Paddy prices bounce back as Novem­ber rains turn to sun

The Myanmar Times - - Business - HTOO THANT thanhtoo@mm­

PADDY prices in Nay Pyi Taw are on the rise again, after hit­ting a sea­sonal low in the first week of Novem­ber.

Farm­ers and mill own­ers say re­newed de­mand has driven prices up, from an early-Novem­ber low of K350,000 for 100 bas­kets (about 2.05 tonnes) to around K500,000. Farm­ers at­trib­uted the in­ter­est partly to fair weather re­plac­ing heavy rain that had soaked har­vested paddy and low­ered the price.

“For the time be­ing prices are ris­ing with more de­mand due to stocks dry­ing,” said rice-mill owner Ko Nay Soe.

The gov­ern­ment has also an­nounced mea­sures de­signed to raise prices to lev­els that at least cover farm­ers’ production costs. The au­thor­i­ties an­nounced a scheme, which has yet to start, where farm­ers un­able to store their har­vest will hand it over paddy to traders and rice millers, who will only sell the paddy and trans­fer pay­ment when a price agree­able to the in­di­vid­ual farmer be­comes avail­able.

The gov­ern­ment also an­nounced plans to al­low paddy ex­ports with some lim­i­ta­tions, and at­tract po­ten­tial paddy buy­ers from abroad.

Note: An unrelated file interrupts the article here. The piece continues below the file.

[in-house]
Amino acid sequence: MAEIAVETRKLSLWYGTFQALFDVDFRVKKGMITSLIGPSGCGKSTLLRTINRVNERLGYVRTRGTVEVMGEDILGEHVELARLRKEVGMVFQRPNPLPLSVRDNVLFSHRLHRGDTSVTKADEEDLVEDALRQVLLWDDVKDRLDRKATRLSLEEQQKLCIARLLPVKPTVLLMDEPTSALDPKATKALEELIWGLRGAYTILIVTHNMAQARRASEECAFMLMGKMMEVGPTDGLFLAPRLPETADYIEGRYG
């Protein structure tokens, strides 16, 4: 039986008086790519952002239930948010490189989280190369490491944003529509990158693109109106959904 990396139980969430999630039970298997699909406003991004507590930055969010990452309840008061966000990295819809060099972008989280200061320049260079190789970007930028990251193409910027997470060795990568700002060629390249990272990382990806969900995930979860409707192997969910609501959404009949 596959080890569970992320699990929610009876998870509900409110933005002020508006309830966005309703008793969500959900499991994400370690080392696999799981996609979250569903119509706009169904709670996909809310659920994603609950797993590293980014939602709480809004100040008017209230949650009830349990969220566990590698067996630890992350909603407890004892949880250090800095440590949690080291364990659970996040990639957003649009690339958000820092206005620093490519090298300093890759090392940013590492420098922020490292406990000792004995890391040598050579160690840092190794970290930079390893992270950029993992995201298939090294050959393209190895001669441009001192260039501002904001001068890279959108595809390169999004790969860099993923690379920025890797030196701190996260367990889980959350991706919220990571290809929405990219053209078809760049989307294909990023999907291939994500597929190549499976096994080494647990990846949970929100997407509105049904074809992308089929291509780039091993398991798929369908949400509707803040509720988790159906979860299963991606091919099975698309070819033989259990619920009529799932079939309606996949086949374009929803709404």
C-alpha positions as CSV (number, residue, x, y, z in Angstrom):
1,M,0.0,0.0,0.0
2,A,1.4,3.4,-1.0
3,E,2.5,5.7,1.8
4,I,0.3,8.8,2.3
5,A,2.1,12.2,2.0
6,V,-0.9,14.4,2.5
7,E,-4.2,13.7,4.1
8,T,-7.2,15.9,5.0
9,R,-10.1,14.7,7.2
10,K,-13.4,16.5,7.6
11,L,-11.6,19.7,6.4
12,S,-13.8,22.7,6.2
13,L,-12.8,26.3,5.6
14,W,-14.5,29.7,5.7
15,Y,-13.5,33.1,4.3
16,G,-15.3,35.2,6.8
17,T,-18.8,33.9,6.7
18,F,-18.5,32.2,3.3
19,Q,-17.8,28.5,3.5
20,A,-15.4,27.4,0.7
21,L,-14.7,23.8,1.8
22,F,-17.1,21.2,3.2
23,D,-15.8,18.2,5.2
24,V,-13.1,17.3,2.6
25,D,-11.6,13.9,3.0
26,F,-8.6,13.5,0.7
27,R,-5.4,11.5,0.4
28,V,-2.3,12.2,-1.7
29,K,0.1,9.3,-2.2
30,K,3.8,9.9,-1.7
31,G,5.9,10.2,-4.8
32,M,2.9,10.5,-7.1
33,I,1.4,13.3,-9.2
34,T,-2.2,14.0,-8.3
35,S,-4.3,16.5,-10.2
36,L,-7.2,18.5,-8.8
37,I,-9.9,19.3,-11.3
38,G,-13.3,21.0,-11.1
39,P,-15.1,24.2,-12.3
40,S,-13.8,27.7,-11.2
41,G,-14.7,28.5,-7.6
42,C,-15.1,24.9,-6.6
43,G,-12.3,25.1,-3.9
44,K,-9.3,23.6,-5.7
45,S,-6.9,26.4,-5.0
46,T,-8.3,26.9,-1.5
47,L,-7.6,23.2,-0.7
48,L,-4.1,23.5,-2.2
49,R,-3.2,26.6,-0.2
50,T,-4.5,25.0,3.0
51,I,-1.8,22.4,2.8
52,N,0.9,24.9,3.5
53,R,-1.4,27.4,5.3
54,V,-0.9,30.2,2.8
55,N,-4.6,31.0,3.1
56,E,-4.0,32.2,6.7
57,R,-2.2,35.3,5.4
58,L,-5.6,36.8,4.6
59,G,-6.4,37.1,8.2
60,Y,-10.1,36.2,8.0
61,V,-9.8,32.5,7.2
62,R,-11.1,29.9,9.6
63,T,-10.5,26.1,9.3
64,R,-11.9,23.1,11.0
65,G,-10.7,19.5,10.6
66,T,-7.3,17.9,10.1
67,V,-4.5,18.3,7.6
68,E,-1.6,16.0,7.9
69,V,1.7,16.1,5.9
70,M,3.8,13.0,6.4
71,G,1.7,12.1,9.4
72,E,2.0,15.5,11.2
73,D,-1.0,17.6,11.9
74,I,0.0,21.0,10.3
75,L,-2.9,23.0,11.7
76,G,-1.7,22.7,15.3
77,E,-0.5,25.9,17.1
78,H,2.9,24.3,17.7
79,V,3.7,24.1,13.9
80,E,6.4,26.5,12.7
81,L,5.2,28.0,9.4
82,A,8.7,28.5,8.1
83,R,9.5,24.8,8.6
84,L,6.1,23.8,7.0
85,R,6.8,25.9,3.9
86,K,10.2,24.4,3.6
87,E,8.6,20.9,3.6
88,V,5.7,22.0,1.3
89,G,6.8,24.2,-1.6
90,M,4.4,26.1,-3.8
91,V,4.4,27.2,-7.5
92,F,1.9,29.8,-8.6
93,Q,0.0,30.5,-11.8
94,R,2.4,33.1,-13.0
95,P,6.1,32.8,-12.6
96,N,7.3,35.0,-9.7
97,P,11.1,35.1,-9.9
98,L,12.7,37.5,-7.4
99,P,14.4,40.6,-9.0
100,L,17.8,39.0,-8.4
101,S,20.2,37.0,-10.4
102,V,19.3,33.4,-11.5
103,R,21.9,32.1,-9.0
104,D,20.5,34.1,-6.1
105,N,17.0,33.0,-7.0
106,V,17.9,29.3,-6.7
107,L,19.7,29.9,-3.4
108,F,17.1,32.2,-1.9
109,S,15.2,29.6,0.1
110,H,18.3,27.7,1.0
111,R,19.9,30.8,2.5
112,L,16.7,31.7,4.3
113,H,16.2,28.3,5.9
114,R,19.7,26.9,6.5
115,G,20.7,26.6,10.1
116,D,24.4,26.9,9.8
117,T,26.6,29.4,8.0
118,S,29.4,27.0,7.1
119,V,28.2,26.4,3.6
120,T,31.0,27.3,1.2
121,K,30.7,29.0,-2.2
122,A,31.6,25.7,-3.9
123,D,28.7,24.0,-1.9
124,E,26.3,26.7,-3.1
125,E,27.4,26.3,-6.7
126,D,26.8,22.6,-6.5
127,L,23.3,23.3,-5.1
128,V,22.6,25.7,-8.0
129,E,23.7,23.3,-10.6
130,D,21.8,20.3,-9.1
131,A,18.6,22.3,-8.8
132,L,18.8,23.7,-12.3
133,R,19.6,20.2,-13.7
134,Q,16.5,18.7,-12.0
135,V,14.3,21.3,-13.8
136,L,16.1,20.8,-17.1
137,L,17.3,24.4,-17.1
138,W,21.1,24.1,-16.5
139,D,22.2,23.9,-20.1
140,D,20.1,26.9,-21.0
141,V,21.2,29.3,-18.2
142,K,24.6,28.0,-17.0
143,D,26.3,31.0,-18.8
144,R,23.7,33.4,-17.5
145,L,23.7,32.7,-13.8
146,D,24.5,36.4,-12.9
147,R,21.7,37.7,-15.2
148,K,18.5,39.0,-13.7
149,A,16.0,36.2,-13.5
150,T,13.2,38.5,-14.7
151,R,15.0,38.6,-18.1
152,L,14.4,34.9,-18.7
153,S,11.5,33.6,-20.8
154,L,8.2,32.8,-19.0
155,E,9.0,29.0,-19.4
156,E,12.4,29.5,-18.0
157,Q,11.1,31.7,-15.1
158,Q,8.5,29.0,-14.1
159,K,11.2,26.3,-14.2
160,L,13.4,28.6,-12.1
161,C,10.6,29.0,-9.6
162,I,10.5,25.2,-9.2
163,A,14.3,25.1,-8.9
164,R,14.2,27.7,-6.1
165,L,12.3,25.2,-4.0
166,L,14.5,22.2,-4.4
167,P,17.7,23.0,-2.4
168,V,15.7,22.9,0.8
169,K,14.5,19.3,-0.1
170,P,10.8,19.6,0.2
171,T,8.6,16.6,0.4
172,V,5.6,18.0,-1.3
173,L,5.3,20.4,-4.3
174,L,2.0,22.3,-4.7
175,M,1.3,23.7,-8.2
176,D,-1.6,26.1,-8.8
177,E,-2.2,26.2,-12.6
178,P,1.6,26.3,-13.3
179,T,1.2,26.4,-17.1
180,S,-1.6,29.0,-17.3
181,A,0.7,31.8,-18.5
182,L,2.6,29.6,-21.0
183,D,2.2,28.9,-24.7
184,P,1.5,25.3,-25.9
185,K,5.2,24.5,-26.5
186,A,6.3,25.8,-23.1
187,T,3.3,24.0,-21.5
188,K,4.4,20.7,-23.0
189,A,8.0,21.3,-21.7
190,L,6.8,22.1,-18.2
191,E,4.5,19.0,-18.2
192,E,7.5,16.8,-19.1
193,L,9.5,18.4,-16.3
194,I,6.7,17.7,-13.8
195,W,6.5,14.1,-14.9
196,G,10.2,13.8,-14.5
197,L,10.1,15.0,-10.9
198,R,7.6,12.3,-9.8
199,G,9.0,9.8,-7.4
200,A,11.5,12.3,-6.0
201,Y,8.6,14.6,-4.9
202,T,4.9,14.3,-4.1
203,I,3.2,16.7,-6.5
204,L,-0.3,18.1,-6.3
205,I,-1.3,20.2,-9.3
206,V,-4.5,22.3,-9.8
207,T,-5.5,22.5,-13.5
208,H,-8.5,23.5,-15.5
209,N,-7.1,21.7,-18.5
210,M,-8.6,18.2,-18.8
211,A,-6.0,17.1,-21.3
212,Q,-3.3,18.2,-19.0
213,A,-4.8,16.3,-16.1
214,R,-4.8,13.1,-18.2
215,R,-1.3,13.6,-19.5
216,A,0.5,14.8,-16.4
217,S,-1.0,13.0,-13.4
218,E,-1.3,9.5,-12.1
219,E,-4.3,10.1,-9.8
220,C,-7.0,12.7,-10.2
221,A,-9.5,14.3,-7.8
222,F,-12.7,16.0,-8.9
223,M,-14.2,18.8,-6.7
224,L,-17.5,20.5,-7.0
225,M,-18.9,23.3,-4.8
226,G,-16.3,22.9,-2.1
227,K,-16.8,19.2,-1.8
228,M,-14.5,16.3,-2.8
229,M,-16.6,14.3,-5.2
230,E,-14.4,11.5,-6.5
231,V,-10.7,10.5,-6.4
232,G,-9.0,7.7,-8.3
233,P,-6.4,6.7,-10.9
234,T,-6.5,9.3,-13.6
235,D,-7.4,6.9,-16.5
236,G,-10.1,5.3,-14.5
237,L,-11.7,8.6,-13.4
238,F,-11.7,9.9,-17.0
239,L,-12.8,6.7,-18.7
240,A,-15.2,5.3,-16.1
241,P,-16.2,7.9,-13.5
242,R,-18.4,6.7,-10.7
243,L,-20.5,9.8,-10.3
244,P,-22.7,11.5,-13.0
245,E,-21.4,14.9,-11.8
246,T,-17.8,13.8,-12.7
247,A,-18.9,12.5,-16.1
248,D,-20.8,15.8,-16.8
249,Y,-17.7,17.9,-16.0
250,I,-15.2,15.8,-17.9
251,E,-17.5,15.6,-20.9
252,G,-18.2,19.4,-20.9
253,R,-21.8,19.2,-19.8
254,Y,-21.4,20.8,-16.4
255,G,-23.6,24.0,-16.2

The Min­istry of Agri­cul­ture, Live­stock and Ir­ri­ga­tion said ear­lier this month that a del­e­ga­tion from Brunei would visit Myan­mar in early De­cem­ber to dis­cuss buy­ing high­qual­ity rice and hy­brid paddy.

The gov­ern­ment is also pur­su­ing a rice ex­port agree­ment with In­done­sia and other re­gional coun­tries to rem­edy a re­liance on China. The re­cent slump in paddy prices was due in part to a drop in rice im­ports from China, the only sig­nif­i­cant des­ti­na­tion for Myan­mar rice ex­ports.

Ko Nay Soe said the gov­ern­ment’s col­lec­tive an­nounce­ments had helped the mar­ket for paddy, but only after the rains ended.

“While it was rain­ing, there was mois­ture and qual­ity [of the paddy] wasn’t good. So, there were no buy­ers and no mar­ket at all,” he said. “After that, the gov­ern­ment re­leased news that it would [try to] raise the price. The fair weather has re­turned and trad­ing cen­tres are [see­ing cus­tomers] come back and buy. That is why the price has gone up again,” he said.

Ko Myo Win, a farmer from the cap­i­tal’s Lewe town­ship, says prices are fairly good now, and enough to see farm­ers re­cover production costs.

Nay Pyi Taw farm­ers say it costs K200,000 to K250,000 for the har­row­ing, har­vest­ing, seeds and work­ers it takes to pro­duce 1 acre of paddy har­vest. Most farm­ers can pro­duce 70 bas­kets of paddy an acre, and say that vari­a­tions in qual­ity and yield mean the mar­ket price needs to be at least K500,000 in or­der to be con­fi­dent of prof­its.

“Now buy­ers are back and the price goes up,” said Ko Myo Win. “[The price] is now about K500,000 or more per 100 bas­kets de­pend­ing on qual­ity and paddy type.”

Some farm­ers are able to make a profit, but some are still struggling, said Ko San Htwe, a farmer with 5 acres of paddy. “It’s bet­ter if you can store [your paddy],” he said.

There are buy­ers that are still hold­ing off due to resid­ual mois­ture in the re­cent paddy crop, but Ko Myo Win said in­ter­est from lo­cal rice mills is grow­ing.

– Trans­la­tion by Zaw Nyunt

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